One recalcitrant exception that re-opened after spring break—Liberty University in Lynchburg, Virginia—quickly suffered a spate of COVID-19 infections that spread like wildfire. The episode scared 800 students into fleeing the campus, outraged Lynchburg’s permanent residents and forced Liberty to shut down buildings for the remainder of the academic year.

The Human Impacts Hit Home

The human dimension of this crisis has spared neither business schools nor their parent universities. Our coverage previously focused on how a reckless, quarantine-breaking young doctor likely exposed most of the MBA students from the Tuck School of Business at Dartmouth College to the coronavirus. Since then, the dean of the highly-ranked Paris-based business school INSEAD, Ilian Mihov, was diagnosed with COVID-19 and remains in an isolation unit at a medical center in Singapore.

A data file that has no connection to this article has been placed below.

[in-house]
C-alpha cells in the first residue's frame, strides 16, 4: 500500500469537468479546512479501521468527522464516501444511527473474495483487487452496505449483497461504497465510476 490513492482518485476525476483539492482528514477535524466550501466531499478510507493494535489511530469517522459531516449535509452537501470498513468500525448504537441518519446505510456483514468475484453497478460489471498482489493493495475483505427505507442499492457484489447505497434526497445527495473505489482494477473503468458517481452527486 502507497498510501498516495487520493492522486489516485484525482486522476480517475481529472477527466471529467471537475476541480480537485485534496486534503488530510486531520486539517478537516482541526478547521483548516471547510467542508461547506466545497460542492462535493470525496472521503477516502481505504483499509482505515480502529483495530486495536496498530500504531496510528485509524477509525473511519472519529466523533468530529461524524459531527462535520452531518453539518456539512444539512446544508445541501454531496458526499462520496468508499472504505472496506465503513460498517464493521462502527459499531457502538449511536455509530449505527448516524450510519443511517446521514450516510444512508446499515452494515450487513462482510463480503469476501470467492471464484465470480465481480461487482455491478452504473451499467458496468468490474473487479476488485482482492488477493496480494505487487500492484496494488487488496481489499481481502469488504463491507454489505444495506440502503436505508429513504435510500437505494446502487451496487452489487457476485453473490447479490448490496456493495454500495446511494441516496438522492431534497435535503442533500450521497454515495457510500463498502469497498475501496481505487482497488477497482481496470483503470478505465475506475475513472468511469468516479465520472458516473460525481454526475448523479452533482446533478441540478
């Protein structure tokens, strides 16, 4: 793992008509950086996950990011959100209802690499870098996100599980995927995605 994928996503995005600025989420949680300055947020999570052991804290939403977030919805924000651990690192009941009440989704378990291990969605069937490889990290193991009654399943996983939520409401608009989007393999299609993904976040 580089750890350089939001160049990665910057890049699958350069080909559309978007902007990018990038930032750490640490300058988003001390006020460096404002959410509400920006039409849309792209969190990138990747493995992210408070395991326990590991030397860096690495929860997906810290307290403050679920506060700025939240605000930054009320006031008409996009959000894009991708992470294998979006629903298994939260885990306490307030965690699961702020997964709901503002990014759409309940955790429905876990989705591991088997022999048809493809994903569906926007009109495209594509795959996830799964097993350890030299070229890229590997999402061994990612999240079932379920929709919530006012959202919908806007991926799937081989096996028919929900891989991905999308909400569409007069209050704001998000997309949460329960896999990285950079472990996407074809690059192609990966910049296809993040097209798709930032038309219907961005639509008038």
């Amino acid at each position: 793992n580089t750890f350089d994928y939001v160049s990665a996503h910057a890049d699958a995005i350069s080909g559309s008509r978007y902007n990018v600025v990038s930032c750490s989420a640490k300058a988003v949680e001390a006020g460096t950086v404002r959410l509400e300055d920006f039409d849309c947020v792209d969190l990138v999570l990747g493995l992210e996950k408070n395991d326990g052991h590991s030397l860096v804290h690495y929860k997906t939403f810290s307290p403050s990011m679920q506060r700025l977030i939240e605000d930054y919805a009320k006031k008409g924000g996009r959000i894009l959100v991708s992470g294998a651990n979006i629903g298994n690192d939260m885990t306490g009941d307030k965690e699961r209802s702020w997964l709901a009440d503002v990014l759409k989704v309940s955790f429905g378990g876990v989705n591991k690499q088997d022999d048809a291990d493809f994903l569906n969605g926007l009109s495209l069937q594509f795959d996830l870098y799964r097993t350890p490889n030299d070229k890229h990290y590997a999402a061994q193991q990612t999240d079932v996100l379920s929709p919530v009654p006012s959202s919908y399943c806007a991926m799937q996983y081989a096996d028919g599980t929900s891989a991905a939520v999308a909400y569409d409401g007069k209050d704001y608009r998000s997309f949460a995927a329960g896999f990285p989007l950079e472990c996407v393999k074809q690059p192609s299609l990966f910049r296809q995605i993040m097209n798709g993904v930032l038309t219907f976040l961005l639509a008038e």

Only days before, the jet-setting Dean Mihov had been shaking hands during a reception at the school’s new Hub for Business Innovation. That’s INSEAD’s new branch campus in San Francisco, one of the first cities in the United States to declare a state of emergency and impose a mandatory lockdown.

In Evanston, Illinois, the virus ripped through Northwestern University’s Kellogg School of Management. There, four employees in Kellogg’s Global Hub left university buildings to isolate at home after receiving COVID-19 diagnoses and quarantine orders. So far, Northwestern has confirmed seven cases at the school’s Evanston and Chicago campuses.